This is a very good water-based serum for all skin types except sensitive (due to the fragrance it contains). It contains a good mix of antioxidants and plant extracts that have some interesting research pertaining to their skin lightening ability. As with any product claiming to lighten discolorations, you need to pair it with an effective sunscreen rated SPF 15 or greater, and be sure to apply it daily. This serum contains a form of vitamin C (ascorbyl glucoside) that may be helpful for lightening discolorations, though there isn't as much research on it as there are for other forms of vitamin C. Still, all forms of vitamin C offer benefits for skin and this serum is certainly worth trying.
Water-light concentrated brightening treatment reduces the appearance of dark spots and dullness to even out and refine skin tone for a younger-looking, healthier appearance.
Water, Butylene Glycol, Methyl Gluceth-10, Glycerin, Ascorbyl Glucoside, Saccharomyces Cerevisiae Extract, Acetyl Glucosamine, Gentiana Lutea (Gentian) Root Extract, Morus Nigra (Mulberry) Root Extract, Scutellaria Baicalensis Root Extract, Oryza Sativa (Rice) Bran Extract, Laminaria Saccharina Extract, Hydrolyzed Rice Bran Extract, Vitis Vinifera (Grape) Fruit Extract, Plankton Extract, PEG-60 Hydrogenated Castor Oil, Caffeine, Yeast Extract, Sucrose, Whey Protien, Ethylhexylglycerin, Lecithin, Sodium RNA, Sodium Hyaluronate, Capryryl Glycol, Xanthan Gum, Fragrance, Trisodium EDTA, Phenoxyethanol.
Owned by Estee Lauder Corporation, Lab Series Skincare for Men used to be called Aramis Lab Series for Men. Lauder also has other brands that offer male-specific products, including Clinique Skin Supplies for Men and Aveda Men, but the Lab Series products by far have the better formulas. That's not to say there aren't any missteps to watch out for, because there are plenty, but given that the formulas of most men's products fall far behind those of women's products in terms of basic good skin care, a few good products in a men’s line is something out of the ordinary. Compared with Clinique's soap- and alcohol-laden toner routine and the incomplete, overly fragrant offerings from Aveda, Lab Series is the Lauder-owned men's line most deserving of your consideration.
Originally launched in 1987 (well before the industry was taking the men's skin-care market seriously), the people behind this brand now are described as "an elite team of doctors, scientists, and skin-care specialists" who join forces at the Lab Series Research Center to create advanced products tailored specifically to men. However, lofty descriptions don't necessarily make for great skin care. In fact, all that these "specialists" needed to do was look at the well-formulated products from the best Lauder has to offer. In some cases, it's clear they did just that, but in other cases ... well, it should've been an across-the-board strategy but that's now how it shakes out.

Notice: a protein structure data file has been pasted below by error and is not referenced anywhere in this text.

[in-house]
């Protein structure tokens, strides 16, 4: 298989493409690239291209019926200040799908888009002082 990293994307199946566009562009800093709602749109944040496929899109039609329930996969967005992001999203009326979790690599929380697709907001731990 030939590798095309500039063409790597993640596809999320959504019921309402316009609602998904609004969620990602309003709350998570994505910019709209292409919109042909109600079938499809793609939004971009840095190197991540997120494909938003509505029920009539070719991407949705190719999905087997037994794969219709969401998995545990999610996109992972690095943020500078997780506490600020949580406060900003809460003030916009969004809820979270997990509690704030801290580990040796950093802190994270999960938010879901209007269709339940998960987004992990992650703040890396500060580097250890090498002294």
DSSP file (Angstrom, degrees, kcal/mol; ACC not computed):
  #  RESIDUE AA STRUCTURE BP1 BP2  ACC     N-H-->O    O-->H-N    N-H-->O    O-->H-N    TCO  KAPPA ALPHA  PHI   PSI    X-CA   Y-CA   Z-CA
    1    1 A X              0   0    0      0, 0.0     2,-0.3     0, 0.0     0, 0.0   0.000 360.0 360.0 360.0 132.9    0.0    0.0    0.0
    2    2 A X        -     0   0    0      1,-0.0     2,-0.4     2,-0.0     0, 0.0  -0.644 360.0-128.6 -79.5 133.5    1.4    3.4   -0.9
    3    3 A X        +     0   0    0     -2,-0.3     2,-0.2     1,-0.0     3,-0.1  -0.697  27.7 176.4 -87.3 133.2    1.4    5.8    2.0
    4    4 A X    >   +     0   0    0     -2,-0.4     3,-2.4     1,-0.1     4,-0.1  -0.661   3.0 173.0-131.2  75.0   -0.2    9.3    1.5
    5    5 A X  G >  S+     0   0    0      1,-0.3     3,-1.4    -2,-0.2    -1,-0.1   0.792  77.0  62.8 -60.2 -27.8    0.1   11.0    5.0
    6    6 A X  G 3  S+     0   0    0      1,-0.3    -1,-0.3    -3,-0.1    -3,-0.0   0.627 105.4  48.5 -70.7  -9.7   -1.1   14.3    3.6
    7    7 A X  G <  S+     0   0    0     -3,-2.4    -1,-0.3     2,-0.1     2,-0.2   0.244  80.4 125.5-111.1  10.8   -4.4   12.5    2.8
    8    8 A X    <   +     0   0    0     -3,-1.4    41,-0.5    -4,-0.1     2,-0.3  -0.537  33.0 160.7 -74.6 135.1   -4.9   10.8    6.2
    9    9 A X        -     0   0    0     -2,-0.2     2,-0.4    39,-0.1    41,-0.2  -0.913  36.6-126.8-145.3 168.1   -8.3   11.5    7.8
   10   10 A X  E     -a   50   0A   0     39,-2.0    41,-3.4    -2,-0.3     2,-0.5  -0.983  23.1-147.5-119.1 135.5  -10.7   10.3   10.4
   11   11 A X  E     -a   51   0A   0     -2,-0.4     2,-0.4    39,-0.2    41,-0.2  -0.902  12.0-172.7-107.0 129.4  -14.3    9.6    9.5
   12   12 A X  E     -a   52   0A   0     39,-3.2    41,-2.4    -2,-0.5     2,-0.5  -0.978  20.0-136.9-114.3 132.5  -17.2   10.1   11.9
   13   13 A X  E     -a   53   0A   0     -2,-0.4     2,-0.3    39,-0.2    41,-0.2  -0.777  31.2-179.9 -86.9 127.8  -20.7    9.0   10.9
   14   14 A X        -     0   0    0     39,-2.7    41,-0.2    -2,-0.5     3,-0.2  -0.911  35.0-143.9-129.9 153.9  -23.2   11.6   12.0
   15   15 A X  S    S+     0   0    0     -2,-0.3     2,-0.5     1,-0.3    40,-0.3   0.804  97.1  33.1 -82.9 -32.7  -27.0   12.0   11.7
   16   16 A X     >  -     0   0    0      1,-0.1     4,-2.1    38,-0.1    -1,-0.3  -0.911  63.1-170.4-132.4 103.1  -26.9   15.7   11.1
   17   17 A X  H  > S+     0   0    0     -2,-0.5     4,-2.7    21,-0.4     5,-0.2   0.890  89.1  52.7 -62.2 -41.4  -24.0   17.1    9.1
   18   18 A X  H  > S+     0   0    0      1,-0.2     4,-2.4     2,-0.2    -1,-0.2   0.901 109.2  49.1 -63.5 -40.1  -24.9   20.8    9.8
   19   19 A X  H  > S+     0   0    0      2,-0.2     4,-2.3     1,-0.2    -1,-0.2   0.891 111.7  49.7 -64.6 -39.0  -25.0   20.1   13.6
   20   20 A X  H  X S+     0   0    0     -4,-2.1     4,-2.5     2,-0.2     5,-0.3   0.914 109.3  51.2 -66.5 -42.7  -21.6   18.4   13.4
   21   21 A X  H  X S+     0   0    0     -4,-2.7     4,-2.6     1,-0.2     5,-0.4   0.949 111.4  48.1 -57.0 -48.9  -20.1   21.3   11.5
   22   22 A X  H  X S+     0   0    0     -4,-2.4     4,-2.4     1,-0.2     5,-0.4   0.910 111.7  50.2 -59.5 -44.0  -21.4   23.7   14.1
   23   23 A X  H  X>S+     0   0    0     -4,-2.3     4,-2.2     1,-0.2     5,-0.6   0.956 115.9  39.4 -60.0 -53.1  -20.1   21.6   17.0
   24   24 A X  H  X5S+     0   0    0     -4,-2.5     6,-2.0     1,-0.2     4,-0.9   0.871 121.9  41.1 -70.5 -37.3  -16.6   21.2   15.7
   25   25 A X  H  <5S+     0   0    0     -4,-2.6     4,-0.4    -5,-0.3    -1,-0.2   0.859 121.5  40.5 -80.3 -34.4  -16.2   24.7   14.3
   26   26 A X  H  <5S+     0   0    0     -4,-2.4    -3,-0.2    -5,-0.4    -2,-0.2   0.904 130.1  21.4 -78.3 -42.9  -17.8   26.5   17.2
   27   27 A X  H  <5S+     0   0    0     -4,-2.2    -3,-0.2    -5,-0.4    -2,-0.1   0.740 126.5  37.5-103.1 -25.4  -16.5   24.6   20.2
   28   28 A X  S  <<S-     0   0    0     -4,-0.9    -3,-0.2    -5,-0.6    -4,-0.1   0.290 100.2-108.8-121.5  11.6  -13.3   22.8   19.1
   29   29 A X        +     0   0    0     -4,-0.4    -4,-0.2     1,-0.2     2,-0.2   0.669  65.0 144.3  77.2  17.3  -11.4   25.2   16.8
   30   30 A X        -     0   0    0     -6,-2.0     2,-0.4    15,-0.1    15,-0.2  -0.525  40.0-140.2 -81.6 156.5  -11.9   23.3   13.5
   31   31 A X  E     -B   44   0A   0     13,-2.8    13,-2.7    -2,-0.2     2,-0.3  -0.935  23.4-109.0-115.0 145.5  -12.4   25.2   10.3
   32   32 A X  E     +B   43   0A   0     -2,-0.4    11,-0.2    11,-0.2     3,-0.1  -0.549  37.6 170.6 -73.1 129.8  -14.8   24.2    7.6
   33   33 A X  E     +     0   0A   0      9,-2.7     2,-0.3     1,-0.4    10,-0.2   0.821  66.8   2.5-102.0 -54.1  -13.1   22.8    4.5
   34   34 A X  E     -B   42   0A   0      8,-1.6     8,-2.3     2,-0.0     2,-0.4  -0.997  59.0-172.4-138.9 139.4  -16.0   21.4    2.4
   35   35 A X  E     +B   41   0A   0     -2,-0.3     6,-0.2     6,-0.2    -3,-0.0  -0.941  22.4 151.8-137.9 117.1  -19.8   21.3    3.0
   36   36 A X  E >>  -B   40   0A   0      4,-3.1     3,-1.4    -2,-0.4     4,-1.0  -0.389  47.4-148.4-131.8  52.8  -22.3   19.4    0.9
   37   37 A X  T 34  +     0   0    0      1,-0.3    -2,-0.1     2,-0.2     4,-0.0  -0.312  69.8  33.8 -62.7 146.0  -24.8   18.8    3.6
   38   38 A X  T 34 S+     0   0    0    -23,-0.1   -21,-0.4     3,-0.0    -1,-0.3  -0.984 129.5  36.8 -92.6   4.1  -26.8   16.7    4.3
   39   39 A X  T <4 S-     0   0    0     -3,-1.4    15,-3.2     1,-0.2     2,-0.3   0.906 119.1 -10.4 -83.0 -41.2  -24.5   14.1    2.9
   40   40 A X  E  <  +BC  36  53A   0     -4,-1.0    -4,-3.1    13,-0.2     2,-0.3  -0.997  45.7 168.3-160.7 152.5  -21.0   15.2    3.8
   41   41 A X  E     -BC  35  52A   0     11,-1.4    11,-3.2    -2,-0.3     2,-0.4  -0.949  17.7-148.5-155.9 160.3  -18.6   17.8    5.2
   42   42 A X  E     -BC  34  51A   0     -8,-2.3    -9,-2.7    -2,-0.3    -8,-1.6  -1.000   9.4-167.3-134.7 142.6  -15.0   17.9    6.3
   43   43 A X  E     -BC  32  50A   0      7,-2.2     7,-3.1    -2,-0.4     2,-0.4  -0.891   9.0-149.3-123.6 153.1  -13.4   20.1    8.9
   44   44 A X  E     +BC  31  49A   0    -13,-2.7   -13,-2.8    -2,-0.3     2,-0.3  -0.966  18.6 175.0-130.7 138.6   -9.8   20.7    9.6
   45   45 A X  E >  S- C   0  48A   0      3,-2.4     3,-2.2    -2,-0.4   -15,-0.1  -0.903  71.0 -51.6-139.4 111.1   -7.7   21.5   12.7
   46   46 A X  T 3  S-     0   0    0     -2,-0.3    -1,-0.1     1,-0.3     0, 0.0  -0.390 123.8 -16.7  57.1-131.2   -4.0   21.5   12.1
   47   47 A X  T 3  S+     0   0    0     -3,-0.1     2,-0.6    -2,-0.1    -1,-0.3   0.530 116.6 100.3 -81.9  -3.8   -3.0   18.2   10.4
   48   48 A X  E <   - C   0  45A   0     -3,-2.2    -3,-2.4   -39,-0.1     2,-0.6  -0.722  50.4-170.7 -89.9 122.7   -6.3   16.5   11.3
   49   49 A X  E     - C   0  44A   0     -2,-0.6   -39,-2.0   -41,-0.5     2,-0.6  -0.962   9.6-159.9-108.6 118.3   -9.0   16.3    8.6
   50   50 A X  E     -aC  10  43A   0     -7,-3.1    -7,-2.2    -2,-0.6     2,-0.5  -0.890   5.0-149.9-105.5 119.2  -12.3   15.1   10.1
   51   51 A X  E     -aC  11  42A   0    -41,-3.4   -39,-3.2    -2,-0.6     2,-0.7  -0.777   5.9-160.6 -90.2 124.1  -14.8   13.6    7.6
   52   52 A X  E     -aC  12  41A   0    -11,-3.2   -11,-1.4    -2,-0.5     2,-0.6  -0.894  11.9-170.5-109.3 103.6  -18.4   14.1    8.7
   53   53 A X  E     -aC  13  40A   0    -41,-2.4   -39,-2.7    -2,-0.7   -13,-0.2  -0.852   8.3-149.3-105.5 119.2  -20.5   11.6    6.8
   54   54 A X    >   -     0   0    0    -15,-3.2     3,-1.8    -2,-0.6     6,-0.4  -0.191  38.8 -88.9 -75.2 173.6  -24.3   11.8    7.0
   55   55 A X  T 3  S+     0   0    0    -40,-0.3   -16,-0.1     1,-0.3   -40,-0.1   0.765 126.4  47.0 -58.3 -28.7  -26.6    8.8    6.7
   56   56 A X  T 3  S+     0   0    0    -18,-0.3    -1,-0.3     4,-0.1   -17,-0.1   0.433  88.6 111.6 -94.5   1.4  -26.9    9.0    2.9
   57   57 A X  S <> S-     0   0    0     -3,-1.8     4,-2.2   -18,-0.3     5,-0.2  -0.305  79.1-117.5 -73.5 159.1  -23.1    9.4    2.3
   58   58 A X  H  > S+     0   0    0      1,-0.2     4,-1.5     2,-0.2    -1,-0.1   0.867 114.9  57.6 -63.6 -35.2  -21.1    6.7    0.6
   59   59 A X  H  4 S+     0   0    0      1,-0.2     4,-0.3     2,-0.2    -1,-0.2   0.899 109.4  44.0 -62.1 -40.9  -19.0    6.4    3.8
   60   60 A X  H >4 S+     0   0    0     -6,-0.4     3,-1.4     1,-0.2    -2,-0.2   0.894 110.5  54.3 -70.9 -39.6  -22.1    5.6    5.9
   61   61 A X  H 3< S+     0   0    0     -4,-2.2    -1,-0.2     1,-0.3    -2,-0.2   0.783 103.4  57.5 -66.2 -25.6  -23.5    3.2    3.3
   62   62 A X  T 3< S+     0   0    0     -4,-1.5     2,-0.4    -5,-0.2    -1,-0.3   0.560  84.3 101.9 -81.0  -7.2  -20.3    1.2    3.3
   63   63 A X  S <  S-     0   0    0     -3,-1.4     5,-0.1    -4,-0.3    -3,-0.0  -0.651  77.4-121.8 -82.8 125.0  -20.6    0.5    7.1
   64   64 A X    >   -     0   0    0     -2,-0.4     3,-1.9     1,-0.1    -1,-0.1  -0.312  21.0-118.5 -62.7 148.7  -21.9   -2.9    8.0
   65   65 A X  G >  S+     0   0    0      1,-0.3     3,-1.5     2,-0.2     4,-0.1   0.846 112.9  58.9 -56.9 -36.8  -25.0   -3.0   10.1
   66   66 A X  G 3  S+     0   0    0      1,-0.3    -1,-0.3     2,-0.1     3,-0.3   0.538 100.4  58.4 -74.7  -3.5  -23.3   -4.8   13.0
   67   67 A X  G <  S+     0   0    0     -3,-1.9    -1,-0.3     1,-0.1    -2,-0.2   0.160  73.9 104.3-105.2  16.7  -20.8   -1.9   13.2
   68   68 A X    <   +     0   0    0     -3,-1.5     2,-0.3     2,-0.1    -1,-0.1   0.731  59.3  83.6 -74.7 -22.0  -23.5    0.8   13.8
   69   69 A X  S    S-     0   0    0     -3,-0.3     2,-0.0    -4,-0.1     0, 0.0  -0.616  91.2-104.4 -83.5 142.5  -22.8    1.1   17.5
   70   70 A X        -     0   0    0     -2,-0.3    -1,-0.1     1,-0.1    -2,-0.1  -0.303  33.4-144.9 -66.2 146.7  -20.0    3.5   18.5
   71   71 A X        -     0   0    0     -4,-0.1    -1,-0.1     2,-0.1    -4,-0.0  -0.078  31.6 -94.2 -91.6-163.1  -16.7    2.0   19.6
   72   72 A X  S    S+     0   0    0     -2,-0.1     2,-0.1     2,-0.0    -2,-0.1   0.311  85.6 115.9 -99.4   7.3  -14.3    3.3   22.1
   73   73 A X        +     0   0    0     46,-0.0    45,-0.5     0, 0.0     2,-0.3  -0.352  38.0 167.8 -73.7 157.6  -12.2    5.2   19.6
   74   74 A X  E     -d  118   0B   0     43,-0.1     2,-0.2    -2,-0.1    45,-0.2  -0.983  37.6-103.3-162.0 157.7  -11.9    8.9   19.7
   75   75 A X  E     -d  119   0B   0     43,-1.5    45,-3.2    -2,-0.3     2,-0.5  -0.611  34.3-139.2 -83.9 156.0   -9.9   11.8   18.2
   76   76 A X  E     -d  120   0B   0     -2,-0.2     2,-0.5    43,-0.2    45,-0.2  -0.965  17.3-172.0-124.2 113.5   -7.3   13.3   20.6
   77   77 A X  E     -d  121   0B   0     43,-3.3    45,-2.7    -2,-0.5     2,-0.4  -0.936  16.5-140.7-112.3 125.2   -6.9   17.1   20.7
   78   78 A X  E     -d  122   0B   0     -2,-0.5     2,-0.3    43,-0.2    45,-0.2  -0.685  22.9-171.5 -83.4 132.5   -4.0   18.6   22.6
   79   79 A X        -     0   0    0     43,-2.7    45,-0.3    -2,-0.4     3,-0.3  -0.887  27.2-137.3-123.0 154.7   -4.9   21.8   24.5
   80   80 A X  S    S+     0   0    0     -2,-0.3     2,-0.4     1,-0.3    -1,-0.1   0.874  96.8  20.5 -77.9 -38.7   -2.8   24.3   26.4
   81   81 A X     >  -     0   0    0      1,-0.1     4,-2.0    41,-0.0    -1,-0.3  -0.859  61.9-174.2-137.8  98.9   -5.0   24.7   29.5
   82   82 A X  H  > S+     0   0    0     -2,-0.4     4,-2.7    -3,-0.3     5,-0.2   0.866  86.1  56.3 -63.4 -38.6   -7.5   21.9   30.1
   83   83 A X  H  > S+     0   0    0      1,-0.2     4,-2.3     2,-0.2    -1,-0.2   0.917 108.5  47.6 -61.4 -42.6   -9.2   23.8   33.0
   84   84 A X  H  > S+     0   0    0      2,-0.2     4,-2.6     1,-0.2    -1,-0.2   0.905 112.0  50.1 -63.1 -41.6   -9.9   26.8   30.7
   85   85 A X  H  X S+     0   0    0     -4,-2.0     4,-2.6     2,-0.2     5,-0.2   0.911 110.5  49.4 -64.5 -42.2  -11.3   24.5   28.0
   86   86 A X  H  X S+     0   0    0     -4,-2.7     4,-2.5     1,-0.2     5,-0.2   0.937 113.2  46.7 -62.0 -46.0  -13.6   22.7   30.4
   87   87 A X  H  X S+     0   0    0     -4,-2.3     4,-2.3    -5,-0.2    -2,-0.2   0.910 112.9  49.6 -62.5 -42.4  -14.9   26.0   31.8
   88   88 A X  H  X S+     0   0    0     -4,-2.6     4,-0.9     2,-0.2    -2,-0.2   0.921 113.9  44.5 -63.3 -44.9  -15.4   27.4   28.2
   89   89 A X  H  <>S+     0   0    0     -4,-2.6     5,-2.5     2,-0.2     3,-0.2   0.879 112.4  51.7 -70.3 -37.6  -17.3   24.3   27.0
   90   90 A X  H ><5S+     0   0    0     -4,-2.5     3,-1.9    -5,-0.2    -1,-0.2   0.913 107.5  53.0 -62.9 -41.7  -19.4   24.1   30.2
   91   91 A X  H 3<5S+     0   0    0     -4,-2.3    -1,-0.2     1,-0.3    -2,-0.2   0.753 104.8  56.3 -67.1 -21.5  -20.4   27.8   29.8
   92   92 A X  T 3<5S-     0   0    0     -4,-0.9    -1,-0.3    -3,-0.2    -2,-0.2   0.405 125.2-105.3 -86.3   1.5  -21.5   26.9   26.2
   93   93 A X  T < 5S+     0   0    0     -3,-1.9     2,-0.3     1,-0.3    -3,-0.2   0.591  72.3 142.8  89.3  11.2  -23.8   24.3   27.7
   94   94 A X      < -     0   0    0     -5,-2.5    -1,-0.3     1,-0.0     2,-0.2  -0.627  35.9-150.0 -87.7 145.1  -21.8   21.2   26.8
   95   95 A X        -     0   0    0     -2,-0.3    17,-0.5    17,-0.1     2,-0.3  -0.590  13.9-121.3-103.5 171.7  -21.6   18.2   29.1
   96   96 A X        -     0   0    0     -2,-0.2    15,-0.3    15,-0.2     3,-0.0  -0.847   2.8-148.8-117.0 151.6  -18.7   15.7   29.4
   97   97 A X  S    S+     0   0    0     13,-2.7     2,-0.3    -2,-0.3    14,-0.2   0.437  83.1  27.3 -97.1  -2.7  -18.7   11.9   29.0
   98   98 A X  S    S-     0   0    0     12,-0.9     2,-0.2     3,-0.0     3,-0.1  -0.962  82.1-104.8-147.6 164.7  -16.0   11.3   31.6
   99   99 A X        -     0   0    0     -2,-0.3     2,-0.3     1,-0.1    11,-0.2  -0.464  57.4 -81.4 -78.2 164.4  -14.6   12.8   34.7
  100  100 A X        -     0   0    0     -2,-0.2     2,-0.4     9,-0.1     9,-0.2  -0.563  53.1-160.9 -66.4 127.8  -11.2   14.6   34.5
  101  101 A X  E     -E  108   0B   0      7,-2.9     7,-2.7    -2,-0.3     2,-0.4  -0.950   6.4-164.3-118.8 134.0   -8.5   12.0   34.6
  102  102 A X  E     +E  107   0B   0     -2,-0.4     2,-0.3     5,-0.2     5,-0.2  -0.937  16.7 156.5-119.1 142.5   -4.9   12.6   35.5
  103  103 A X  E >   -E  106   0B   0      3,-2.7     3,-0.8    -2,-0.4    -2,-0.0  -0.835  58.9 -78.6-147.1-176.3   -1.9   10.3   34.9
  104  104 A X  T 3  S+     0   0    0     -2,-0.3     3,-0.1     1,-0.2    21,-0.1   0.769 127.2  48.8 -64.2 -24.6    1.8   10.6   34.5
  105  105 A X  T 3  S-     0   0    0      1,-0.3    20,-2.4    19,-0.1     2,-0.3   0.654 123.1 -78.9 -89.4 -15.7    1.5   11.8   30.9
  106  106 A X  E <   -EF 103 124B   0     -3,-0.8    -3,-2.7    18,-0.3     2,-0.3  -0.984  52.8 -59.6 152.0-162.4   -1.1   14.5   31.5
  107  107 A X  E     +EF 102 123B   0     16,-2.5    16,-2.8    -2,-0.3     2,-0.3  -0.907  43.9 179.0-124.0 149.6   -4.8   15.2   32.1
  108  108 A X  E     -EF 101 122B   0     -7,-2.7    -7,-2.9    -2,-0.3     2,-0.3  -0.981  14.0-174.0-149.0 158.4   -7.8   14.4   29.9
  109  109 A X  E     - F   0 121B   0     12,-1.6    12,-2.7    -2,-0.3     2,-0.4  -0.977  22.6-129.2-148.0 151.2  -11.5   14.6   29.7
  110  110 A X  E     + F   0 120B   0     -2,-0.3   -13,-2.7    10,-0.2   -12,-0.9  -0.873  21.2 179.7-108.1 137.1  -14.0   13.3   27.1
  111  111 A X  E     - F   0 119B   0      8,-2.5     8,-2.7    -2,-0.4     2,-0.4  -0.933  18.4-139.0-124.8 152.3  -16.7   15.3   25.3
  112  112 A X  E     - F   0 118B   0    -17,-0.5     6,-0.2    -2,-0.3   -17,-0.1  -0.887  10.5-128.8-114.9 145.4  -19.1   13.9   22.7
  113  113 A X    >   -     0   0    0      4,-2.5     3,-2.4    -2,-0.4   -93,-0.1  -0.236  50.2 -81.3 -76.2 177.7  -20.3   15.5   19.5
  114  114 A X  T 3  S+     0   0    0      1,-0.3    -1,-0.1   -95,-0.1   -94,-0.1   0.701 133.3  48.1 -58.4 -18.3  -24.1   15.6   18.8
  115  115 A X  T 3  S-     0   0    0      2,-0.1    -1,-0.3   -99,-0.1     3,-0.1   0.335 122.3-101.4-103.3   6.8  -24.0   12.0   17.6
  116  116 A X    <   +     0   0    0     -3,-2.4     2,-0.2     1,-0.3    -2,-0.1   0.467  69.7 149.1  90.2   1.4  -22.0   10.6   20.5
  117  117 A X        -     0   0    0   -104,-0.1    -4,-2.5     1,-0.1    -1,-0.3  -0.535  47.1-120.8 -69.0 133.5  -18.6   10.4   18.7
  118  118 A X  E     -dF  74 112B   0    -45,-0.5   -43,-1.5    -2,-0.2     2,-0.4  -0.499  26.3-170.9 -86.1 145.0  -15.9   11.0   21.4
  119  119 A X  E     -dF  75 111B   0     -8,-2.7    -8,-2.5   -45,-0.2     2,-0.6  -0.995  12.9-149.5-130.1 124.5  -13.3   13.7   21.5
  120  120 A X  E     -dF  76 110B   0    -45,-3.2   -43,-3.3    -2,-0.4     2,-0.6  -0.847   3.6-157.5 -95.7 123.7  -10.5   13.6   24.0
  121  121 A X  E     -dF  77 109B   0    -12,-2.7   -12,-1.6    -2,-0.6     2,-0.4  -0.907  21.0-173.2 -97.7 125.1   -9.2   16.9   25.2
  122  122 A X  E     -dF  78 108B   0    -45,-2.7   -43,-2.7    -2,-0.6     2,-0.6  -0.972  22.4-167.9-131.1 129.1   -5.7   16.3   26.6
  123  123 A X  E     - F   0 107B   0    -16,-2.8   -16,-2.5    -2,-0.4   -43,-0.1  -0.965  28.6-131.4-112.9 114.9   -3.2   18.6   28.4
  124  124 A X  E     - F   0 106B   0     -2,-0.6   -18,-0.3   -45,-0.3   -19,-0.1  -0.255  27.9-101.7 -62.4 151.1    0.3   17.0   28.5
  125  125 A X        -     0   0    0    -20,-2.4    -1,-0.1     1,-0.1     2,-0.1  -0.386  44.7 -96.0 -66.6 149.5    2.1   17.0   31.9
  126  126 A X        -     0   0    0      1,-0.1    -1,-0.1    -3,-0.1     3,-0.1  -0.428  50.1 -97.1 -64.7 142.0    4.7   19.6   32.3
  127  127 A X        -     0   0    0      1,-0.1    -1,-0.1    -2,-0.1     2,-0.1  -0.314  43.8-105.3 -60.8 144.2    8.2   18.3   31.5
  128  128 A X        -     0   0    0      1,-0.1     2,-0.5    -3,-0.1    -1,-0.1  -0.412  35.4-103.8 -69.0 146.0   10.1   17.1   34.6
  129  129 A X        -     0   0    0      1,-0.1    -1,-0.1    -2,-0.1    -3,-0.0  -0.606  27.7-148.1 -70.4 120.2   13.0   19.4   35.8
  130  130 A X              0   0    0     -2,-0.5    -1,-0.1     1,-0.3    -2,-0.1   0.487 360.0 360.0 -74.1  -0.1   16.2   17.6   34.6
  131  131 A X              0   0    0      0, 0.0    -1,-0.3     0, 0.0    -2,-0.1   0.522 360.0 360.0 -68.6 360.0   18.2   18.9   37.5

In terms of ingredients, there is nothing in these formulas that you don't also find in products marketed to women. Regardless of gender, skin is skin. Hormonal elements do play a role, such as male hormones making a man's skin thicker and more oily than a woman's skin, just as female hormones make a woman's skin smoother and softer, and, more often than not, with smaller pores than a male. But, in terms of what either gender needs to create and maintain healthy, protected skin, there is no fundamental difference. When it comes to acne, sun protection, free-radical damage, growing older, rosacea, psoriasis, and on and on, there is no research showing that men require products that are different from those women need.
Quality aside, what generally differentiates men's products from women's is packaging, and Lab Series Skincare for Men follows that theme. They offer masculine, no-nonsense packaging and plenty of products to deal with the morning shaving ritual. And considering all the talk about elite doctors and scientists endeavoring to create superior products for men, it's disturbing that these so-called experts formulated several products that contain irritants such as alcohol (which also generates free-radical damage), menthol, sandalwood, and peppermint. Those bracing, invigorating ingredients may seem manly, but it's only sensory perception. The reality is that the amount of these irritants in many of the problematic Lab Series products makes them damaging to skin, especially when applied immediately after shaving, causing "razor burn" (which is not really only about the process of using a razor. Think about women shaving their legs; they don't get red bumps unless they use overly fragrant moisturizers afterward.)
It is worth mentioning that Lab Series offers sensible advice about the best ways to shave skin on their Web site. Some of their other information about men's skin having special needs is off base and not at all rooted in fact, but it works within the context of getting guys to become more interested in keeping up their appearances using a sensible skin-care routine.
For more information about Lab Series, call (866) 316-4819 or visit www.labseries.com.